And I think this is where intentionality becomes hard. It’s a bit easier with conscious choices, but with those ingrained habits we often don’t recognize until we’re an hour into it… that’s where it gets hard. I shared a few weeks ago that I was working hard to limit the role of T.V. in my life and to think less about what I wear each day. These have been increasingly challenging. I’ve been amazed at how easy I slip back into bad habits without even realizing it.

This month I have challenged our kids at Immanuel to memorize Psalm 19:14

May the words of my mouth and the meditations of my heart be pleasing to you, O Lord, my Rock and my Redeemer.

And these very familiar words have convicted me. Especially during this advent season. Brandon and I have reached a milestone this year… for the first time in our 6 years of marriage, we will be spending our Christmas at home, with one another (and perhaps some friends). We are dissappointed not to be with family, but we’re also so excited to have this special time. And I have found myself lost as to what to do. Advent has suddenly seemed much longer than usual, and since we will no longer be making a 10 day trip, we find ourselves with far less stress.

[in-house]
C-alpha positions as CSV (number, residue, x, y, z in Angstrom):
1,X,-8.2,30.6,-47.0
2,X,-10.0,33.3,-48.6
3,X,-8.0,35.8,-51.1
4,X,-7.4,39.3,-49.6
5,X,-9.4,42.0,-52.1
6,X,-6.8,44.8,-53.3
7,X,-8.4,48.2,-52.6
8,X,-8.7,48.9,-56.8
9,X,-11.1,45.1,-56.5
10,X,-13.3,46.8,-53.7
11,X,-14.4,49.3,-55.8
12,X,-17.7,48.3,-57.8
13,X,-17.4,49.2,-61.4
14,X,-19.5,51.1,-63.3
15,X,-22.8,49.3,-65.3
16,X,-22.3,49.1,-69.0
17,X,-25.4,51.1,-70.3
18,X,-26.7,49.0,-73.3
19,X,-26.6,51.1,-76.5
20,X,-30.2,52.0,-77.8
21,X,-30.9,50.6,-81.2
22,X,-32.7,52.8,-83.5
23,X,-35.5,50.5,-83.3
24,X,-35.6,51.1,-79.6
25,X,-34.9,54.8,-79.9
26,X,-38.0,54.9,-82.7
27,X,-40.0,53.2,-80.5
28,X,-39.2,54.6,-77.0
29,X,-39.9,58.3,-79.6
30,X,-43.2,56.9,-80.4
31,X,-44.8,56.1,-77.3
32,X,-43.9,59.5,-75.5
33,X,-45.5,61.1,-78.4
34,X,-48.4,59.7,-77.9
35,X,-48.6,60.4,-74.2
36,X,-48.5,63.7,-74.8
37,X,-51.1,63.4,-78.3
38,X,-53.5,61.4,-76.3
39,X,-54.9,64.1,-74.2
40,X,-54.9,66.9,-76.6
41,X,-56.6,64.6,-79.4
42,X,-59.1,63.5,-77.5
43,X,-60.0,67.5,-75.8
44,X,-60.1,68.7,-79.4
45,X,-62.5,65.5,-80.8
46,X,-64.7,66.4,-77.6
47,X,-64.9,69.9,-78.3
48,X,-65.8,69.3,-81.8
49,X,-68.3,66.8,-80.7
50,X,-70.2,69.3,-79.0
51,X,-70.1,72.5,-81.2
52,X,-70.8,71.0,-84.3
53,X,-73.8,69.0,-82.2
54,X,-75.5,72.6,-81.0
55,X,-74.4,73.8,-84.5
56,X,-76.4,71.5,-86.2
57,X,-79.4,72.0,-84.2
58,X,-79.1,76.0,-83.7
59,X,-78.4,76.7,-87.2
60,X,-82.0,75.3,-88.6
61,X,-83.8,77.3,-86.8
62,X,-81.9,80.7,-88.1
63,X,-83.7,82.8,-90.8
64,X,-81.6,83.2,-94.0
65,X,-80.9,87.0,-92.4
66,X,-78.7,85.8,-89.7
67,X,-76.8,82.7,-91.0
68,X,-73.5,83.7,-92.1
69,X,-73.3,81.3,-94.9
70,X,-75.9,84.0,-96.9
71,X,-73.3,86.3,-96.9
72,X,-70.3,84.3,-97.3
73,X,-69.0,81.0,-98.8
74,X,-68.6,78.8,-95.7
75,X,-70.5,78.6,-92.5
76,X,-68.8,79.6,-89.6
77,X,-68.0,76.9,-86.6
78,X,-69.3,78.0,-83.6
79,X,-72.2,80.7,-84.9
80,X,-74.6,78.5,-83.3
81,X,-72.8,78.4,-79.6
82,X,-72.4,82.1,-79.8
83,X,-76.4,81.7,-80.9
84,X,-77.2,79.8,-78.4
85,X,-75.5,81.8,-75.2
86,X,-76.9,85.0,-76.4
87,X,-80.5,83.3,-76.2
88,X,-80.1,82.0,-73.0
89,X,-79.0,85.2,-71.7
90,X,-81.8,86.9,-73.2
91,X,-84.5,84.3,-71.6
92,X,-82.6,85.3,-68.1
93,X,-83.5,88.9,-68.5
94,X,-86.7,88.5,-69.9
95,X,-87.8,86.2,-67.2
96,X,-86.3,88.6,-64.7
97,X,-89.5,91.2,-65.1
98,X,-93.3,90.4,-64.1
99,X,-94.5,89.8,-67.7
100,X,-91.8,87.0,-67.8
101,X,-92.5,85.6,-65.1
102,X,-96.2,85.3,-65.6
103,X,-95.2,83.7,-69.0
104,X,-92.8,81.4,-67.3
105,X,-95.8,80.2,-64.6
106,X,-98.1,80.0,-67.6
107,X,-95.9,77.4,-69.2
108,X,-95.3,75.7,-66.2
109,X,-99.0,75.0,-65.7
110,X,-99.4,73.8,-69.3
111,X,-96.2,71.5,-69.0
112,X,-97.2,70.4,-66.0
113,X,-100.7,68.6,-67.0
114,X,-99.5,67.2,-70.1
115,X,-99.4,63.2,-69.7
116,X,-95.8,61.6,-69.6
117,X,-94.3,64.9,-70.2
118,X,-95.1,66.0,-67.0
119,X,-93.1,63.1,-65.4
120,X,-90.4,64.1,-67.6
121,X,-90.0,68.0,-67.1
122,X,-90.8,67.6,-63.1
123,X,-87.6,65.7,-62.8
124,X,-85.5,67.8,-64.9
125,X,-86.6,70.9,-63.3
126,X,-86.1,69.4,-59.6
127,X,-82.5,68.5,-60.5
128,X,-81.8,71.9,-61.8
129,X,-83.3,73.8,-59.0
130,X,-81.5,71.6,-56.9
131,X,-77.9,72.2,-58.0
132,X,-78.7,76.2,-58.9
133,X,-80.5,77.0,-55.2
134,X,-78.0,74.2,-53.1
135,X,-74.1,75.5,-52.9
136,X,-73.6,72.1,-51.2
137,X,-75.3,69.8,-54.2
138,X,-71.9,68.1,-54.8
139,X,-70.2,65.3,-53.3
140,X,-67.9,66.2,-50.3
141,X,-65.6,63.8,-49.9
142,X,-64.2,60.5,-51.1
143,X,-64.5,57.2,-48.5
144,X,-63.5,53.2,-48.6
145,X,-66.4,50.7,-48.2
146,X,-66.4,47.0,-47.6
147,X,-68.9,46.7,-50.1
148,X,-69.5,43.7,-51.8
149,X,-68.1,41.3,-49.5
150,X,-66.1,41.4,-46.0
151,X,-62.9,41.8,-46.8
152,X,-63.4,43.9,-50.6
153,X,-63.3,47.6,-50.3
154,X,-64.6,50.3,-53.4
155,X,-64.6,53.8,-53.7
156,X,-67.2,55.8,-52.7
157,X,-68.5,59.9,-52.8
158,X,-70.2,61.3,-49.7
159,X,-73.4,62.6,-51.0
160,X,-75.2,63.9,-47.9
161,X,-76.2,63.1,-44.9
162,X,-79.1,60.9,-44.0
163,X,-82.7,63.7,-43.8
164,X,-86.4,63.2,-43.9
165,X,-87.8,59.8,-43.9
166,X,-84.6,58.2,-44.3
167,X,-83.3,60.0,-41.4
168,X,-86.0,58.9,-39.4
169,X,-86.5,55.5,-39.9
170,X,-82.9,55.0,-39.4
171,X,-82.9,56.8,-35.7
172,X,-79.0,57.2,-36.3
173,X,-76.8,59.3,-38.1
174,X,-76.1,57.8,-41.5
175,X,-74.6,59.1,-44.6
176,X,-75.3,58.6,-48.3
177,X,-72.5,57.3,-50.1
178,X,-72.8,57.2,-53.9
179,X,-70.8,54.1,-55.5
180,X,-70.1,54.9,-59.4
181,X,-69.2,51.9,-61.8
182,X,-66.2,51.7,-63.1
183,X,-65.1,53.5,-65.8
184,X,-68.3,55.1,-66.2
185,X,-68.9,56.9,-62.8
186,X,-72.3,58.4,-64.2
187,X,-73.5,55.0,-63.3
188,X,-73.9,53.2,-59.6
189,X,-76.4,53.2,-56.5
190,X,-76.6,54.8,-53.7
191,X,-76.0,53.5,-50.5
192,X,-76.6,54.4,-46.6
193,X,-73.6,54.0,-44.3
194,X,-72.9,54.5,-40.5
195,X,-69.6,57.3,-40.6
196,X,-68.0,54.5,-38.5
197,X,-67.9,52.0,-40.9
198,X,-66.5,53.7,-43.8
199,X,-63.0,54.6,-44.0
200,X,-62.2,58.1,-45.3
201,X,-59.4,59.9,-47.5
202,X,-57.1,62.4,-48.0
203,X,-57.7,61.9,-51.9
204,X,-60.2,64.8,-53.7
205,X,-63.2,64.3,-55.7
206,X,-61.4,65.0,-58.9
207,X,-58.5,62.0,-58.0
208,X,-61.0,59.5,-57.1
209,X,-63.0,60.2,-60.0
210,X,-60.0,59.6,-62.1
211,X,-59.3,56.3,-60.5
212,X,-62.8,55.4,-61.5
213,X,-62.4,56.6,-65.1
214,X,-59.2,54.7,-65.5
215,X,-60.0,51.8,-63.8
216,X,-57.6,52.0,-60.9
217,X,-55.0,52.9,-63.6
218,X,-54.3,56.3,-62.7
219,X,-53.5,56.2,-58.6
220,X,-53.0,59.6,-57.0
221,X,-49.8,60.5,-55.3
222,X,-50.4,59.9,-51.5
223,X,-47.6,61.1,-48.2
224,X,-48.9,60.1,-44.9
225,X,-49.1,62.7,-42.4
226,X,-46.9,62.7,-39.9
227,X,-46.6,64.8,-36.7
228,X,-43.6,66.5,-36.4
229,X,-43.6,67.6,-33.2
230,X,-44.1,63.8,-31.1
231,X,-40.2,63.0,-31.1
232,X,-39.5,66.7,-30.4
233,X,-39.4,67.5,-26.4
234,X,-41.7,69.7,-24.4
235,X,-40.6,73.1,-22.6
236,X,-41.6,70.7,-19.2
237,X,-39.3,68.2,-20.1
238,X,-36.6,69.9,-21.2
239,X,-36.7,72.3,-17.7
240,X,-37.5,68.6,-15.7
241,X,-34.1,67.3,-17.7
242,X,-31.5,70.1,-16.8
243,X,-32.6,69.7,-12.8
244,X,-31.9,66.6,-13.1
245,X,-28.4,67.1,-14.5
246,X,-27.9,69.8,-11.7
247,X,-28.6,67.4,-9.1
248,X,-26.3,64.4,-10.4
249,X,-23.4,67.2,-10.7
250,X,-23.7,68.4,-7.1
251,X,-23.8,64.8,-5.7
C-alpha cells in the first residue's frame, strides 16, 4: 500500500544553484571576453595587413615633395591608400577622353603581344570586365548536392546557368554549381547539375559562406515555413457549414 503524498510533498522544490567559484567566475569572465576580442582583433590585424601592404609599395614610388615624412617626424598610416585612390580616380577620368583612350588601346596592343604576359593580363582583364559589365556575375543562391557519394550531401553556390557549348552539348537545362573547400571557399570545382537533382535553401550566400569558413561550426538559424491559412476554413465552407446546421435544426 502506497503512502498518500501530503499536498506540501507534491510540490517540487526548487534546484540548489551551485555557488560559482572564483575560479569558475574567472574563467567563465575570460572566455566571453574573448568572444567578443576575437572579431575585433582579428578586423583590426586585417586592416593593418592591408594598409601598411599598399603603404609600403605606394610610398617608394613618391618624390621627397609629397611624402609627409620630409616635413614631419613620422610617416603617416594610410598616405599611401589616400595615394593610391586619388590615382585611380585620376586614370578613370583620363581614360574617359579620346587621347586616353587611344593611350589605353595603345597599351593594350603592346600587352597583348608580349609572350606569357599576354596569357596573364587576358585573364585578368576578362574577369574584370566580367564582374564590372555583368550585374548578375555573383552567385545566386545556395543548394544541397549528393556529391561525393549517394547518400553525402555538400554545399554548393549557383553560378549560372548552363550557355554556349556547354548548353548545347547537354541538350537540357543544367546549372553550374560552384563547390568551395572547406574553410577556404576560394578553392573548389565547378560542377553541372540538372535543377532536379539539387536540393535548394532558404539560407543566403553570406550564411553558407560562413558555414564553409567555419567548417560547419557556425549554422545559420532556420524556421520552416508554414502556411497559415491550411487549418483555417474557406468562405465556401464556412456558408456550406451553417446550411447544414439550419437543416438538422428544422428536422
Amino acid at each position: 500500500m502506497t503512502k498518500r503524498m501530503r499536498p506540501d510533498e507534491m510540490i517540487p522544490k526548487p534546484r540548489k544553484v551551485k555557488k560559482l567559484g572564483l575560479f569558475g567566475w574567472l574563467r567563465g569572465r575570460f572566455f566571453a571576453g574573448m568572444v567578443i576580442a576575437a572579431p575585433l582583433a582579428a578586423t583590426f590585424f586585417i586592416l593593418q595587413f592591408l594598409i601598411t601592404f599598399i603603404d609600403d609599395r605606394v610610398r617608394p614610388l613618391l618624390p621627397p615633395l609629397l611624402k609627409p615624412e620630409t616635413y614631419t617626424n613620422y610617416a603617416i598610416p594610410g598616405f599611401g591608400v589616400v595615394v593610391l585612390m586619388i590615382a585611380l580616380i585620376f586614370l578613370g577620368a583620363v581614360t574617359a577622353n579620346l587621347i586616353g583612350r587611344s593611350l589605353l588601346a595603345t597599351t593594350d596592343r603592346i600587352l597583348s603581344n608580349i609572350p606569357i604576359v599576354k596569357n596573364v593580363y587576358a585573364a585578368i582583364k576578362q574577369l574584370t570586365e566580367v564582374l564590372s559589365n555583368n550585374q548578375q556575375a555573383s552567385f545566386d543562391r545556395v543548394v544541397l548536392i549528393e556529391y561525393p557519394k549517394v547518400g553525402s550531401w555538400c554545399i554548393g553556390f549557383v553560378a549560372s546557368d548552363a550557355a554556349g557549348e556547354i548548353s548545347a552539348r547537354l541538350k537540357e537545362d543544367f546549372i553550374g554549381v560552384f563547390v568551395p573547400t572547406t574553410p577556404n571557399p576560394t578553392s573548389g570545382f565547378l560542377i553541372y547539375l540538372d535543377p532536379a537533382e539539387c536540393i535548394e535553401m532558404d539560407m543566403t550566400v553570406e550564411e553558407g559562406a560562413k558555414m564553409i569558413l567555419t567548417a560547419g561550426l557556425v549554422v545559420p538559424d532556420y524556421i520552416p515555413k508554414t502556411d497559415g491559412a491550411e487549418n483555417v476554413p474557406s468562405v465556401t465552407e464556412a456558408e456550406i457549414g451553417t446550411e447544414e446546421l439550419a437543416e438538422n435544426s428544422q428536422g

And I find myself with more time than typical. And that is where intentionality becomes so crucial. I am preparing for the fourth time (in as many years) to celebrate Christmas without our child. And I am feeling tremendous peace about this and, honestly, an anticipation that soon our lives will change.

But I would be lying if I said this peace wasn’t also accompanied by tears.

And so comes back to the “what are you longing for?” question. I have been reading through the book of Hebrews and have been continually challenged that if I’m not careful, I can choose my baby over my Savior.

I can focus all of my energy on anticipating the coming of my child, not the Savior of the world.

So this week I am working to intentionally anticipate the coming of our Savior on Christmas Day. Of course I am praying always for BabyO, for their birthparents and all who are involved.

But ultimately I am anticipating my Savior.

And in closing, here are a few quotes from this third chapter of Jan’s book:

This longing, solidified into intentionality, is actually a beautiful response to God’s longing for us. Before the foundation of the world, God thought of each of us and thought each of us was a good idea (Eph 1:4-6). God longed for us even then.

Intentionality is about responding to the longing of God inviting you into a different kind of life.

If we choose to journey with God carrying unnecessary weights, God will let us do it. God does not force us to lay unnecessary burdens down. But transformation into Christlikeness is much more difficult when we’re encumbered by multiplicity of words, cluttered schedules, decathlon vacations or the cell phone surgically attached to our ear.